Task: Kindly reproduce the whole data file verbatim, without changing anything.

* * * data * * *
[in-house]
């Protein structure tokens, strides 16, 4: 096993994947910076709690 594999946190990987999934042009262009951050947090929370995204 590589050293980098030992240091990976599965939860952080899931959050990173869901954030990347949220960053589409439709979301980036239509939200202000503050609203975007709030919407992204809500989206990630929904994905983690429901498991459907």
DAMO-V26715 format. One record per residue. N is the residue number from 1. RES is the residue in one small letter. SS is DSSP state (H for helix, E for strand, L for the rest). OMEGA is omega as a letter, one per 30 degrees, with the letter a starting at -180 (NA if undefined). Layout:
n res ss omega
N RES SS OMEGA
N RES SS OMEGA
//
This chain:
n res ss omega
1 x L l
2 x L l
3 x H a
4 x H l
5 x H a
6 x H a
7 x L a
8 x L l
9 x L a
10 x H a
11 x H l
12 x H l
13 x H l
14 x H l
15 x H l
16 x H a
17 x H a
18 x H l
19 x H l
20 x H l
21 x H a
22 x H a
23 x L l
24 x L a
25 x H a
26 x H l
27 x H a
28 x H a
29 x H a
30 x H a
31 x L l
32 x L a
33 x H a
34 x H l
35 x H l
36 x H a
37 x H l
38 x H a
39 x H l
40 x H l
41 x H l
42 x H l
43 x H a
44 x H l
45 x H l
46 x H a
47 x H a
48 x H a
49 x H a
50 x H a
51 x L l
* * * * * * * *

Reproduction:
[in-house]
């Protein structure tokens, strides 16, 4: 096993994947910076709690 594999946190990987999934042009262009951050947090929370995204 590589050293980098030992240091990976599965939860952080899931959050990173869901954030990347949220960053589409439709979301980036239509939200202000503050609203975007709030919407992204809500989206990630929904994905983690429901498991459907």
DAMO-V26715 format. One record per residue. N is the residue number from 1. RES is the residue in one small letter. SS is DSSP state (H for helix, E for strand, L for the rest). OMEGA is omega as a letter, one per 30 degrees, with the letter a starting at -180 (NA if undefined). Layout:
n res ss omega
N RES SS OMEGA
N RES SS OMEGA
//
This chain:
n res ss omega
1 x L l
2 x L l
3 x H a
4 x H l
5 x H a
6 x H a
7 x L a
8 x L l
9 x L a
10 x H a
11 x H l
12 x H l
13 x H l
14 x H l
15 x H l
16 x H a
17 x H a
18 x H l
19 x H l
20 x H l
21 x H a
22 x H a
23 x L l
24 x L a
25 x H a
26 x H l
27 x H a
28 x H a
29 x H a
30 x H a
31 x L l
32 x L a
33 x H a
34 x H l
35 x H l
36 x H a
37 x H l
38 x H a
39 x H l
40 x H l
41 x H l
42 x H l
43 x H a
44 x H l
45 x H l
46 x H a
47 x H a
48 x H a
49 x H a
50 x H a
51 x L l